Something New, Something Old
Ted Holzmann is a California native whose first cross-cultural experience was a move from San Jose to Syracuse, NY during Christmas break in 2nd Grade! He received an Army ROTC scholarship and later a commission through Wheaton College (IL), and hoped to become an Army medical doctor. His military career began after graduate school, taking him through Defense Language Institute and an ADA assignment with NATO Nike Hercules units in Germany. During OAC, back at Ft. Bliss, El Paso, TX he learned about the OE program, attended OECS and served in an OE Staff Officer capacity in El Paso for three years. The opportunities for using his OE training–“doctoring” organizations, rather than people, led him to leave active duty in 1985. For the next 23 years he invested those skills for the benefit of various church-affiliated organizations, primarily in Austria and Germany. Along the way he was separated from the Army as an LTC. Ted and his wife, Diane, of 43 years, are now semi-retired living in Columbia, SC, the proud parents of 3 married children and grandparents to 17.
One way or another many of the OE Alumni that we’ve interviewed for the book we’re writing have expressed an interest in the ‘spiritual’ connections they’ve experienced in their OE practice. When we heard Ted’s story we immediately thought that it would be of interest to many, so we asked him to do a guest blog post. Here’s Ted’s story…
Something New, Something Old
Following is a transparently personal story concerning my journey with Organizational Effectiveness (OE), from training and service within the Army to connecting the proverbial dots with a larger spiritual dimension and application of OE some 20 years later. For those on a similar journey, may this encourage you on your path. For those exploring the field of OE, may you find nuggets of inspiration about how big OE is.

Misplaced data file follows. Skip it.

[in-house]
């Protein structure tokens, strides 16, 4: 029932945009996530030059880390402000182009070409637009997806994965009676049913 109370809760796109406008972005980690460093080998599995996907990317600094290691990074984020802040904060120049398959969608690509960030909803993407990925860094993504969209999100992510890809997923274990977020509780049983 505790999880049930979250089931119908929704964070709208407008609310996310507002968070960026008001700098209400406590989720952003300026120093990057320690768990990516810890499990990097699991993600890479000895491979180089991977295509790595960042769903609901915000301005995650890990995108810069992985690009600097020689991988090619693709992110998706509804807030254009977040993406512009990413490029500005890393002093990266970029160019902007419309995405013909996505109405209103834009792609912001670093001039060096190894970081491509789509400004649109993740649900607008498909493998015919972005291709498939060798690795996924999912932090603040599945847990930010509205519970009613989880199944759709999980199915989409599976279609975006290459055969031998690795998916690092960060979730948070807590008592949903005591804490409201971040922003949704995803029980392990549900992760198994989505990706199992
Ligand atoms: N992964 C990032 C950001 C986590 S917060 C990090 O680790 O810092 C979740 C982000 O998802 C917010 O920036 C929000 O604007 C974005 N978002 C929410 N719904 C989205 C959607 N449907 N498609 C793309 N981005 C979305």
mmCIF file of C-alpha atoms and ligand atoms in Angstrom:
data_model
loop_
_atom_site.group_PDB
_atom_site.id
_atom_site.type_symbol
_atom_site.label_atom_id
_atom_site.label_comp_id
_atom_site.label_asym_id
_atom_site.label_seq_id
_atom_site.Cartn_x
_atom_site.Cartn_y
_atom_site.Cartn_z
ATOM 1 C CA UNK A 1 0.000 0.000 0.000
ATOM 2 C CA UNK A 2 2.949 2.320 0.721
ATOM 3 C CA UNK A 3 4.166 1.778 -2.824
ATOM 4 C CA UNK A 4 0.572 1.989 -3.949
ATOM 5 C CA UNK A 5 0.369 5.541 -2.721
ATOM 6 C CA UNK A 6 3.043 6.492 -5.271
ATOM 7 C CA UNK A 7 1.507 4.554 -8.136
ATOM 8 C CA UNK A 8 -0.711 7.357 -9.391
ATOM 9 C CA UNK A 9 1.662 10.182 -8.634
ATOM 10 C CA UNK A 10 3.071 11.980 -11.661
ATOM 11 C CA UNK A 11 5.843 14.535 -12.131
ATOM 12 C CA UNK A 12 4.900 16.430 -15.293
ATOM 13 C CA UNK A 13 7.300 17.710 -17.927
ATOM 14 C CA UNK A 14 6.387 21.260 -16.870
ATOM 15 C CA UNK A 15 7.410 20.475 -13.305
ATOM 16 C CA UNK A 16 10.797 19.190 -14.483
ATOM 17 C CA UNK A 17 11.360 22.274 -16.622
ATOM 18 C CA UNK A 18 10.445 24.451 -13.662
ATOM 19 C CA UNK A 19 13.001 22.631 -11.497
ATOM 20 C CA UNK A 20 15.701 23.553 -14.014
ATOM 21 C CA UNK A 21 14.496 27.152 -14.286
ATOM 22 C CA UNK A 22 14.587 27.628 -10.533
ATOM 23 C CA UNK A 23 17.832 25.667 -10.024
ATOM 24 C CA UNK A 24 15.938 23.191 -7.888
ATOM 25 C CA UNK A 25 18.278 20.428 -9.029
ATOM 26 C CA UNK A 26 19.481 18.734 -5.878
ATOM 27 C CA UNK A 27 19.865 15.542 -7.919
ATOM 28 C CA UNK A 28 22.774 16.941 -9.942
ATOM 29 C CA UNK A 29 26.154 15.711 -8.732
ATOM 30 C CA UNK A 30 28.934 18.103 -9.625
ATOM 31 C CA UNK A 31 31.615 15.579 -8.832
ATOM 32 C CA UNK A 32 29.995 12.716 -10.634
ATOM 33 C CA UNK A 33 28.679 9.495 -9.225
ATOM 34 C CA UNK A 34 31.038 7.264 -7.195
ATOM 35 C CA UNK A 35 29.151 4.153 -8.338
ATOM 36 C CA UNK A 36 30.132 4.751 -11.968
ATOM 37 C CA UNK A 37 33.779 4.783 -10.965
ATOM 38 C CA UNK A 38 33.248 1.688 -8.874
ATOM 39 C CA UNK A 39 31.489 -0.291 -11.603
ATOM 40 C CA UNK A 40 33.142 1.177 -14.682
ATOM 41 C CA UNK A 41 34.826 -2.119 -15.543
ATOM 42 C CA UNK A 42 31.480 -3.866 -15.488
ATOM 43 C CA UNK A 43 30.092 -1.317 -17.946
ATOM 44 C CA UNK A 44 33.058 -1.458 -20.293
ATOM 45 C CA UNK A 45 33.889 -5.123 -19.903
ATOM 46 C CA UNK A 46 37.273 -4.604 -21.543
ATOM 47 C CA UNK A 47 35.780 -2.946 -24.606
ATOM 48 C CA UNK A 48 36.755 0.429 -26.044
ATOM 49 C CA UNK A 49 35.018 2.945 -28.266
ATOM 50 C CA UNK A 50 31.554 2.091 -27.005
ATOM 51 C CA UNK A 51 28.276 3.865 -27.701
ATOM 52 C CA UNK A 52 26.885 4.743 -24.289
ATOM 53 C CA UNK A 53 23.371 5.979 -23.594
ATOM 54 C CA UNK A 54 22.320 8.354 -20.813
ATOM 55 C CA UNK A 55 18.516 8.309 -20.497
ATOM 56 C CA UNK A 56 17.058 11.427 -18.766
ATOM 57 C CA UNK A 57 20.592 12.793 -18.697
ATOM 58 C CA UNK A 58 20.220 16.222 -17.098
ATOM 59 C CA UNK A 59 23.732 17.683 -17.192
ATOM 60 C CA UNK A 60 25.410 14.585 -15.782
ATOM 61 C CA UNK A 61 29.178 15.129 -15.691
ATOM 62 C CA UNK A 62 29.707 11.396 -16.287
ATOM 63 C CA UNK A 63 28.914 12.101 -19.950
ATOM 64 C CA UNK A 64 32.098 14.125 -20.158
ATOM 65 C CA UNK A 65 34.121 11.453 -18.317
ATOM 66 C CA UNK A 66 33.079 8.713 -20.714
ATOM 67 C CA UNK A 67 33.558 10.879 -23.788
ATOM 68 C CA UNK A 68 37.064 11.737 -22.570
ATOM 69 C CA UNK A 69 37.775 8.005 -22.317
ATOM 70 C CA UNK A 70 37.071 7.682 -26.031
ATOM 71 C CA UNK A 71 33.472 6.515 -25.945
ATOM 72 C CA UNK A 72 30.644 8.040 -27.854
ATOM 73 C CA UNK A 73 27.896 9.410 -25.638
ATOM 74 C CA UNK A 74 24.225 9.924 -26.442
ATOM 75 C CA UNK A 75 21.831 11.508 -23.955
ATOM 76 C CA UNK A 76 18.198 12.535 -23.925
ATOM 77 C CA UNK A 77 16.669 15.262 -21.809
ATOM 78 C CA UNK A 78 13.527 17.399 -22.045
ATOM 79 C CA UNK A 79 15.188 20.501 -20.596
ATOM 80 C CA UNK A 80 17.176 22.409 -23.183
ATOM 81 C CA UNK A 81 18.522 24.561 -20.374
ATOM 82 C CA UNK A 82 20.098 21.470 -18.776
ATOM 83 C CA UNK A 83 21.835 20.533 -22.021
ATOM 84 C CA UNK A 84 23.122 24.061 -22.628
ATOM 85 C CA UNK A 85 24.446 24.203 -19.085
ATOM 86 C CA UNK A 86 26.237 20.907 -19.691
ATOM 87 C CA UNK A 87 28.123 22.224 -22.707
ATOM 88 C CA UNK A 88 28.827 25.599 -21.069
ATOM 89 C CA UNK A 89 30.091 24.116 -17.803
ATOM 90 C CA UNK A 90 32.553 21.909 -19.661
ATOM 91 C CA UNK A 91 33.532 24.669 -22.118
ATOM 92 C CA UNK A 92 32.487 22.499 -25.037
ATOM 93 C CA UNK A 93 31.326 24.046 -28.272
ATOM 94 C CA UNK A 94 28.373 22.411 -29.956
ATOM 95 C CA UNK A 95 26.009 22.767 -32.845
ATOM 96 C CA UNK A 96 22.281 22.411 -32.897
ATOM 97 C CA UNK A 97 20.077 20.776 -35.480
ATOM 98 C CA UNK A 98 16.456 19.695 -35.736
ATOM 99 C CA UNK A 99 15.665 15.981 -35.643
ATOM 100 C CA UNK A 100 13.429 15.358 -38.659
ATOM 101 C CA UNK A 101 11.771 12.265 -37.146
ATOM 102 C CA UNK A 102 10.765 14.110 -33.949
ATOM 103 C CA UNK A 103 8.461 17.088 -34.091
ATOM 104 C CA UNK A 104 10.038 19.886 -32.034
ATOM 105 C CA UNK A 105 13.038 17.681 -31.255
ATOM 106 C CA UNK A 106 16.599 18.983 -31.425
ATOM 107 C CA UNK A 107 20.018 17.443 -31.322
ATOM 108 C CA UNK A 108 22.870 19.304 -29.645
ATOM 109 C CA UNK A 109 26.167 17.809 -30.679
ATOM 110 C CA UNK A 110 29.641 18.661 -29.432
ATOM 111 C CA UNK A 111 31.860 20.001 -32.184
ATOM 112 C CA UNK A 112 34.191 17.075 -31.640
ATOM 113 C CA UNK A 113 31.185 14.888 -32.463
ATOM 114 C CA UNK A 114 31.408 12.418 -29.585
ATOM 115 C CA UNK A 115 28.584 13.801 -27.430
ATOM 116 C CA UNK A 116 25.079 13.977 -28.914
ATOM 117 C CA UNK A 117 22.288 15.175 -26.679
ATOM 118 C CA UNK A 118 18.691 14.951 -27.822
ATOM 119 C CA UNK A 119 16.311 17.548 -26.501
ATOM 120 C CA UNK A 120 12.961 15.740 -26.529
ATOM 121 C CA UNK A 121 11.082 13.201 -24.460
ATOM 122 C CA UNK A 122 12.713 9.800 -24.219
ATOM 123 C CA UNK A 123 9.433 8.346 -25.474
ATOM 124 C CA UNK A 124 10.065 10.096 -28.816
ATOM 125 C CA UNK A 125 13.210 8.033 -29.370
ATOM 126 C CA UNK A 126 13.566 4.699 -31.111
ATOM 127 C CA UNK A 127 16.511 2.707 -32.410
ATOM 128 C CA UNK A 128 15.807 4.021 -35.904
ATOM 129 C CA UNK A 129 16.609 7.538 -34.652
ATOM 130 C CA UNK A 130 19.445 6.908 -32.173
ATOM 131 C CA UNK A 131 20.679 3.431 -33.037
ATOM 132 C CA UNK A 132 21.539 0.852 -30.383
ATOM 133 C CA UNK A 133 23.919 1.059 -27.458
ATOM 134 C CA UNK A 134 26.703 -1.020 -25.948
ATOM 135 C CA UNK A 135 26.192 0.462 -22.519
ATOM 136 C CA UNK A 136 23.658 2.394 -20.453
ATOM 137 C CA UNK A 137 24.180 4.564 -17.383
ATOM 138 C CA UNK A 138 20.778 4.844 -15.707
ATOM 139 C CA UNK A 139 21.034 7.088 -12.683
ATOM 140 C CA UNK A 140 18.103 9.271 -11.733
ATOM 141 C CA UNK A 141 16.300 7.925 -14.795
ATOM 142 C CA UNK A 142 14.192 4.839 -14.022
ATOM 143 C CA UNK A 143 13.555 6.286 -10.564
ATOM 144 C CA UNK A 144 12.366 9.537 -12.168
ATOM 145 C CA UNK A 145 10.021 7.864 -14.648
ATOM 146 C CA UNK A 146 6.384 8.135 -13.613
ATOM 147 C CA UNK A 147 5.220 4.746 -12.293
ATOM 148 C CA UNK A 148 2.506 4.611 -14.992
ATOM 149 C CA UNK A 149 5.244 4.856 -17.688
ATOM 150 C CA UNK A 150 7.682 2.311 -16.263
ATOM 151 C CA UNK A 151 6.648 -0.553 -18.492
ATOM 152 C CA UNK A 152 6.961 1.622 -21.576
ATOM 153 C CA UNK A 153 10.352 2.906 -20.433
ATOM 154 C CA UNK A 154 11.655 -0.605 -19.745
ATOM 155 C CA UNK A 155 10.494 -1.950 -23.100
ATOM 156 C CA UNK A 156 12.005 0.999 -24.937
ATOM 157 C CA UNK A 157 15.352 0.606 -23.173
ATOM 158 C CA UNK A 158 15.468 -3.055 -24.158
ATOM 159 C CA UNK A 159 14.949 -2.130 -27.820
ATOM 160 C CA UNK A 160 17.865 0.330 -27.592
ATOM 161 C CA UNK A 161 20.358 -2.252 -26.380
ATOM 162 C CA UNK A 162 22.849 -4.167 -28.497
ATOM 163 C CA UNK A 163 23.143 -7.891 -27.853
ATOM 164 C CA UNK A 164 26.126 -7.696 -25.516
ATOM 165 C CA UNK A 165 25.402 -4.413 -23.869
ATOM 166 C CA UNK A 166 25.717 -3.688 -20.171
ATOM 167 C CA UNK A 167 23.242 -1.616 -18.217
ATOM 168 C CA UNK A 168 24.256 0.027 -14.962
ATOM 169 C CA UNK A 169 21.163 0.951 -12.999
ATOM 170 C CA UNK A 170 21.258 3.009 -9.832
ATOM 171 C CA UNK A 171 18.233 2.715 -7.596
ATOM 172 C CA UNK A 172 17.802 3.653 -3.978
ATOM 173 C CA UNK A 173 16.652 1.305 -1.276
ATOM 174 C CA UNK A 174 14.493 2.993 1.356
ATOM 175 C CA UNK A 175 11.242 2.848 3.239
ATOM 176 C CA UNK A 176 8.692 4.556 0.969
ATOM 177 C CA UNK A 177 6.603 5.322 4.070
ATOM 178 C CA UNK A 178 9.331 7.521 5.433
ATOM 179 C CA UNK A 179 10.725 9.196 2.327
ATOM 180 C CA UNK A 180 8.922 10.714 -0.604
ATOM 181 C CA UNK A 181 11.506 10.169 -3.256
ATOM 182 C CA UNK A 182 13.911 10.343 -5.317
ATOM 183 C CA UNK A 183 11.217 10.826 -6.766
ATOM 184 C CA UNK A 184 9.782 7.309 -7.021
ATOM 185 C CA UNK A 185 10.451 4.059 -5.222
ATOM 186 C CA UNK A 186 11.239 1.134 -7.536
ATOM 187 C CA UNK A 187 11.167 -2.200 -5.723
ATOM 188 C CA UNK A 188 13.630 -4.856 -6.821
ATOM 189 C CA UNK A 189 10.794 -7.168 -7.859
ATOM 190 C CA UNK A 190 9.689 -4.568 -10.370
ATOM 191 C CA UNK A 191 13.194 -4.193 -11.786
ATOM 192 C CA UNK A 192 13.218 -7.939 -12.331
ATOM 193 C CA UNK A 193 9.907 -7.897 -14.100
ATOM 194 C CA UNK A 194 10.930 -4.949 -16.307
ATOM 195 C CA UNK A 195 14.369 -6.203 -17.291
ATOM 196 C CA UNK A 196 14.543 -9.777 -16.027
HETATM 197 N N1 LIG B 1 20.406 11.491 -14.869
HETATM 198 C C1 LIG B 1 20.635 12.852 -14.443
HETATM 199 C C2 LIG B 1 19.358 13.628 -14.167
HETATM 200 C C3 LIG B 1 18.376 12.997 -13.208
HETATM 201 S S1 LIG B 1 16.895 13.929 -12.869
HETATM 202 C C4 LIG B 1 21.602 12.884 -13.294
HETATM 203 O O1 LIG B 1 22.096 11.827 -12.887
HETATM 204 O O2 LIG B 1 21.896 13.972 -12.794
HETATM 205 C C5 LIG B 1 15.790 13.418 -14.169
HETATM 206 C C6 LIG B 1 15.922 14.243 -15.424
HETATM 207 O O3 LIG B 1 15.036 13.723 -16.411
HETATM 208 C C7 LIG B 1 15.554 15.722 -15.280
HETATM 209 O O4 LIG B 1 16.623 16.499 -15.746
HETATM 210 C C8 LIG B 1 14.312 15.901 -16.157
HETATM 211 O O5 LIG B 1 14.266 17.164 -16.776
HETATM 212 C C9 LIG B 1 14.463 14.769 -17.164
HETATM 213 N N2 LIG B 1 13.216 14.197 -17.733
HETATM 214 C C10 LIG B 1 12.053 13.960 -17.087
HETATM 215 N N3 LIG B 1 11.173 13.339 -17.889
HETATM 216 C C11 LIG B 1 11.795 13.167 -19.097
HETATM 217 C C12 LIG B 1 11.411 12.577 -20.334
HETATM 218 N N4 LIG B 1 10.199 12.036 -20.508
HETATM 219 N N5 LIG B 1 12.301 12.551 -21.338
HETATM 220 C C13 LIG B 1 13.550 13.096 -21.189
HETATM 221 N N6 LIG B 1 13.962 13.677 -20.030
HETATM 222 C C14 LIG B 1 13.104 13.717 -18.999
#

I fell in love with OE during Officer Advanced Course (OAC) in the Spring of 1982 at Ft. Bliss in El Paso, TX. I had just returned from three and a half years in Germany, where I had finished as Commander, HQ Company, 5th USA Artillery Group (the ADA arm of 59th Ord Bde). In that capacity I had experienced a lot of organizational “dynamics”; not necessarily effective!. Attending the Group Commander’s weekly staff meetings I had seen inter-office politicking among the staff officers. As I worked out the training calendar I was regularly confronted with the fine balancing act of meeting Army requirements for soldiers “versus” the mission requirements of the HQ. Trying to achieve acceptable win-win solutions was a regular challenge.
So, when the OE block of instruction came along, I was all ears. During the few hours dedicated to OE, the instructor introduced the Situational Leadership model and game by Ken Blanchard. I loved it! I also was fascinated when the idea of organizations as systems was introduced. I asked the instructor what it took to become an Organizational Effectiveness Officer (OEO), and immediately applied for OE School (OES).
The teaching environment is crucial to effective learning, and OES provided a great one! Three months at Ft. Ord with a small cohort of fellow learners, away from family and other assignments, focused on one all-encompassing subject. I had had a similar experience learning German at the Defense Language Institute prior to Germany. I had decided then that focused topical study in a small group environment is a great way to develop proficiency, and therefore had high expectations of OES.
As military personnel, we knew how to apply knowledge and skills to accomplish a mission. OES challenged us as human beings to become self- and other-aware in ways quite new for many, in order to develop skills as facilitators of group dynamics. Having facilitated small group Bible studies in Chapels and homes for many years, I connected comfortably with these more heart attitude aspects of our training.
There were, however, blind spots for which my eyes needed opening. One day, outside of class, I caught up with an OES faculty member and began eagerly sharing some personal learning point I had written in my journal. He interrupted me: “Why are you telling me this? Do you know why you are talking right now?!”
Yes, I thought, why was it so important for me to tell him this story? Honestly, I hoped for a bit of praise, some attention. Wow! It was a manipulative abuse of a student-teacher relationship, and was out of line. Instantly I became far more self-aware, and also received the gift of a “radar” for abusive talkers. That was 35+ years ago, but could be yesterday.